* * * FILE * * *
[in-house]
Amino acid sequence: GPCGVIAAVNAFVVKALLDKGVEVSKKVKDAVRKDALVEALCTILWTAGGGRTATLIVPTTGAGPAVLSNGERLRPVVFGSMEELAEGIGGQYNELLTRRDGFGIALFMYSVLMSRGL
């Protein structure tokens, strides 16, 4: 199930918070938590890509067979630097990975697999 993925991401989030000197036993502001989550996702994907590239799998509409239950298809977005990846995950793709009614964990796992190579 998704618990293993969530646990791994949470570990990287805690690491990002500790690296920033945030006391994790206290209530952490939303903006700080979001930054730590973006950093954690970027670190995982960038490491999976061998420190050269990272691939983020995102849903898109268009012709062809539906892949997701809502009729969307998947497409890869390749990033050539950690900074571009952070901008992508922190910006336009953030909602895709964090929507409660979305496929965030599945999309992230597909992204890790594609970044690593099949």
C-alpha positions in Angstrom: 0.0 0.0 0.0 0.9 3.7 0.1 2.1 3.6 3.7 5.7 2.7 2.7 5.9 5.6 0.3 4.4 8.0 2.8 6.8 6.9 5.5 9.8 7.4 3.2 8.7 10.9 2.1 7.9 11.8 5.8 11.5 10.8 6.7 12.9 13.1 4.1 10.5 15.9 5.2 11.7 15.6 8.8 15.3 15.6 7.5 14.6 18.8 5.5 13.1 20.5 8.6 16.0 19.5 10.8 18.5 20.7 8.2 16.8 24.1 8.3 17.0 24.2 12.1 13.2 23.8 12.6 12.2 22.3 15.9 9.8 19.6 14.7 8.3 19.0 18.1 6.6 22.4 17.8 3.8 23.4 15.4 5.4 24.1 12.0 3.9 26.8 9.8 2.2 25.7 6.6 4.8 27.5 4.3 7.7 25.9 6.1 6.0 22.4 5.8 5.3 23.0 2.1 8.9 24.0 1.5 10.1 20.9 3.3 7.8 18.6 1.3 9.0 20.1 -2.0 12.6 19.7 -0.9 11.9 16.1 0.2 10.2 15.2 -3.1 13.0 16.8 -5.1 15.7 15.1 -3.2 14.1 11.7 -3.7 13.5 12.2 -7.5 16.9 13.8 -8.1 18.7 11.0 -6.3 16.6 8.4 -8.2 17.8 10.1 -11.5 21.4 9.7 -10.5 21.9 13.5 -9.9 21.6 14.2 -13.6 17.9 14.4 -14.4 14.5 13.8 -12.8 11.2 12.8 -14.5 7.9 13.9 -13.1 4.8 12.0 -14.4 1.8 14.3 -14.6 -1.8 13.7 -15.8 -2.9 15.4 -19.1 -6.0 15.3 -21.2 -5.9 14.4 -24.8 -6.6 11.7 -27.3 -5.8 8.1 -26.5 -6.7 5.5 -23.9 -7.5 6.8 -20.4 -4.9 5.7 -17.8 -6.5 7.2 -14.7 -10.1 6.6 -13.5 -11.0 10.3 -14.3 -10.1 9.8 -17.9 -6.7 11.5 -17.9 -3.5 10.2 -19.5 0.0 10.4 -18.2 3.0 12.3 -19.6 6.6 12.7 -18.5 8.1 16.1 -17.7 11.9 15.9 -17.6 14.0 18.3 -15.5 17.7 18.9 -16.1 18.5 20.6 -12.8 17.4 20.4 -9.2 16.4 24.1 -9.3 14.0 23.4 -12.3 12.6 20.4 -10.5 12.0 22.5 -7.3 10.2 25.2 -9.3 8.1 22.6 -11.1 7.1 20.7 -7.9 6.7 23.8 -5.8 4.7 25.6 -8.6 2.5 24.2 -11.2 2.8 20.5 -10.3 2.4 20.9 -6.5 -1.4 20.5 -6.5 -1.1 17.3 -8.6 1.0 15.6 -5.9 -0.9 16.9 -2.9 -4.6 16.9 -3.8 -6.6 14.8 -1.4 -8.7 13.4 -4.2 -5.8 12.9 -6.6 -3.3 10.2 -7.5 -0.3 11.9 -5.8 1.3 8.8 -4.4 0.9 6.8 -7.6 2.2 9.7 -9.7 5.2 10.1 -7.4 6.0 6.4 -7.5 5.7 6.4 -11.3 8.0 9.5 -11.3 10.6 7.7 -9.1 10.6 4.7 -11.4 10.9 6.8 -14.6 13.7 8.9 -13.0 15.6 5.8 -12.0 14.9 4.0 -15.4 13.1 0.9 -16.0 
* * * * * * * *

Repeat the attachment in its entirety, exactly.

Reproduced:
[in-house]
Amino acid sequence: GPCGVIAAVNAFVVKALLDKGVEVSKKVKDAVRKDALVEALCTILWTAGGGRTATLIVPTTGAGPAVLSNGERLRPVVFGSMEELAEGIGGQYNELLTRRDGFGIALFMYSVLMSRGL
């Protein structure tokens, strides 16, 4: 199930918070938590890509067979630097990975697999 993925991401989030000197036993502001989550996702994907590239799998509409239950298809977005990846995950793709009614964990796992190579 998704618990293993969530646990791994949470570990990287805690690491990002500790690296920033945030006391994790206290209530952490939303903006700080979001930054730590973006950093954690970027670190995982960038490491999976061998420190050269990272691939983020995102849903898109268009012709062809539906892949997701809502009729969307998947497409890869390749990033050539950690900074571009952070901008992508922190910006336009953030909602895709964090929507409660979305496929965030599945999309992230597909992204890790594609970044690593099949």
C-alpha positions in Angstrom: 0.0 0.0 0.0 0.9 3.7 0.1 2.1 3.6 3.7 5.7 2.7 2.7 5.9 5.6 0.3 4.4 8.0 2.8 6.8 6.9 5.5 9.8 7.4 3.2 8.7 10.9 2.1 7.9 11.8 5.8 11.5 10.8 6.7 12.9 13.1 4.1 10.5 15.9 5.2 11.7 15.6 8.8 15.3 15.6 7.5 14.6 18.8 5.5 13.1 20.5 8.6 16.0 19.5 10.8 18.5 20.7 8.2 16.8 24.1 8.3 17.0 24.2 12.1 13.2 23.8 12.6 12.2 22.3 15.9 9.8 19.6 14.7 8.3 19.0 18.1 6.6 22.4 17.8 3.8 23.4 15.4 5.4 24.1 12.0 3.9 26.8 9.8 2.2 25.7 6.6 4.8 27.5 4.3 7.7 25.9 6.1 6.0 22.4 5.8 5.3 23.0 2.1 8.9 24.0 1.5 10.1 20.9 3.3 7.8 18.6 1.3 9.0 20.1 -2.0 12.6 19.7 -0.9 11.9 16.1 0.2 10.2 15.2 -3.1 13.0 16.8 -5.1 15.7 15.1 -3.2 14.1 11.7 -3.7 13.5 12.2 -7.5 16.9 13.8 -8.1 18.7 11.0 -6.3 16.6 8.4 -8.2 17.8 10.1 -11.5 21.4 9.7 -10.5 21.9 13.5 -9.9 21.6 14.2 -13.6 17.9 14.4 -14.4 14.5 13.8 -12.8 11.2 12.8 -14.5 7.9 13.9 -13.1 4.8 12.0 -14.4 1.8 14.3 -14.6 -1.8 13.7 -15.8 -2.9 15.4 -19.1 -6.0 15.3 -21.2 -5.9 14.4 -24.8 -6.6 11.7 -27.3 -5.8 8.1 -26.5 -6.7 5.5 -23.9 -7.5 6.8 -20.4 -4.9 5.7 -17.8 -6.5 7.2 -14.7 -10.1 6.6 -13.5 -11.0 10.3 -14.3 -10.1 9.8 -17.9 -6.7 11.5 -17.9 -3.5 10.2 -19.5 0.0 10.4 -18.2 3.0 12.3 -19.6 6.6 12.7 -18.5 8.1 16.1 -17.7 11.9 15.9 -17.6 14.0 18.3 -15.5 17.7 18.9 -16.1 18.5 20.6 -12.8 17.4 20.4 -9.2 16.4 24.1 -9.3 14.0 23.4 -12.3 12.6 20.4 -10.5 12.0 22.5 -7.3 10.2 25.2 -9.3 8.1 22.6 -11.1 7.1 20.7 -7.9 6.7 23.8 -5.8 4.7 25.6 -8.6 2.5 24.2 -11.2 2.8 20.5 -10.3 2.4 20.9 -6.5 -1.4 20.5 -6.5 -1.1 17.3 -8.6 1.0 15.6 -5.9 -0.9 16.9 -2.9 -4.6 16.9 -3.8 -6.6 14.8 -1.4 -8.7 13.4 -4.2 -5.8 12.9 -6.6 -3.3 10.2 -7.5 -0.3 11.9 -5.8 1.3 8.8 -4.4 0.9 6.8 -7.6 2.2 9.7 -9.7 5.2 10.1 -7.4 6.0 6.4 -7.5 5.7 6.4 -11.3 8.0 9.5 -11.3 10.6 7.7 -9.1 10.6 4.7 -11.4 10.9 6.8 -14.6 13.7 8.9 -13.0 15.6 5.8 -12.0 14.9 4.0 -15.4 13.1 0.9 -16.0 